The best part of this article is the discussion with which it begins of two mission statements from the same institution, one from the 1920s and one from 2015. The older one conveys a complex thought about the relation between various goals that were once thought to be the aim of higher education.  The contemporary statement consists simply of four unconnected words: leadership, service, integrity, creativity.  Deresiewicz provides a few useful and much needed critical reflections on these, "the loudest buzzwords in contemporary higher education."  Here are the opening paragraphs:

I recently spent a semester teaching writing at an elite liberal-arts college. At strategic points around the campus, in shades of yellow and green, banners displayed the following pair of texts. The first was attributed to the college’s founder, which dates it to the 1920s. The second was extracted from the latest version of the institution’s mission statement:

The paramount obligation of a college is to develop in its students the ability to think clearly and independently, and the ability to live confidently, courageously, and hopefully.


Let us take a moment to compare these texts. The first thing to observe about the older one is that it is a sentence. It expresses an idea by placing concepts in relation to one another within the kind of structure that we call a syntax. It is, moreover, highly wrought: a parallel structure underscored by repetition, five adverbs balanced two against three.

A spatial structure, the sentence also suggests a temporal sequence. Thinking clearly, it wants us to recognize, leads to thinking independently. Thinking independently leads to living confidently. Living confidently leads to living courageously. Living courageously leads to living hopefully. And the entire chain begins with a college that recognizes it has an obligation to its students, an obligation to develop their abilities to think and live.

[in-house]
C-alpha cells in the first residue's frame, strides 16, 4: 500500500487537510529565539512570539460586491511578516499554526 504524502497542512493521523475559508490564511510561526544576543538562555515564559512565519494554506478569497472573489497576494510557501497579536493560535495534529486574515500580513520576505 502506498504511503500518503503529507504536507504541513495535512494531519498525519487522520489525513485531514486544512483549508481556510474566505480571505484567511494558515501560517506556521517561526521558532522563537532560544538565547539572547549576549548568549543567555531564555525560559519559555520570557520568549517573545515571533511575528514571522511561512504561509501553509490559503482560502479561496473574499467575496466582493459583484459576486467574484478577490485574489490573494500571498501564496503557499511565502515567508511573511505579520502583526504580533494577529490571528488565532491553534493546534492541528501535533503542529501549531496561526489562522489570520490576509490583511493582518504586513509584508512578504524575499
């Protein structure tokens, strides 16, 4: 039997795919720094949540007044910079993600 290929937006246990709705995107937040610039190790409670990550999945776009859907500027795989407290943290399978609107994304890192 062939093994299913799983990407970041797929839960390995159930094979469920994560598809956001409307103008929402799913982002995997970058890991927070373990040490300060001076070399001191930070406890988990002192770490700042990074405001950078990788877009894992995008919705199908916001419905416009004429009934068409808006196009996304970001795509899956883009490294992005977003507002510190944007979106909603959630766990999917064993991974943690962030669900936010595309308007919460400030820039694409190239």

Finally, the sentence is attributed to an individual. It expresses her convictions and ideals. It announces that she is prepared to hold herself accountable for certain responsibilities.

The second text is not a sentence. It is four words floating in space, unconnected to one another or to any other concept. Four words — four slogans, really — whose meaning and function are left undefined, open to whatever interpretation the reader cares to project on them.

Four words, three of which — “leadership,” “service,” and “creativity” — are the loudest buzzwords in contemporary higher education. (“Integrity” is presumably intended as a synonym for the more familiar “character,” which for colleges at this point means nothing more than not cheating.) The text is not the statement of an individual; it is the emanation of a bureaucracy. In this case, a literally anonymous bureaucracy: no one could tell me when this version of the institution’s mission statement was formulated, or by whom. No one could even tell me who had decided to hang those banners all over campus. The sentence from the founder has also long been mounted on the college walls. The other words had just appeared, as if enunciated by the zeitgeist.

But the most important thing to note about the second text is what it doesn’t talk about: thinking or learning. In what it both does and doesn’t say, it therefore constitutes an apt reflection of the current state of higher education. College is seldom about thinking or learning anymore. Everyone is running around trying to figure out what it is about. So far, they have come up with buzzwords, mainly those three.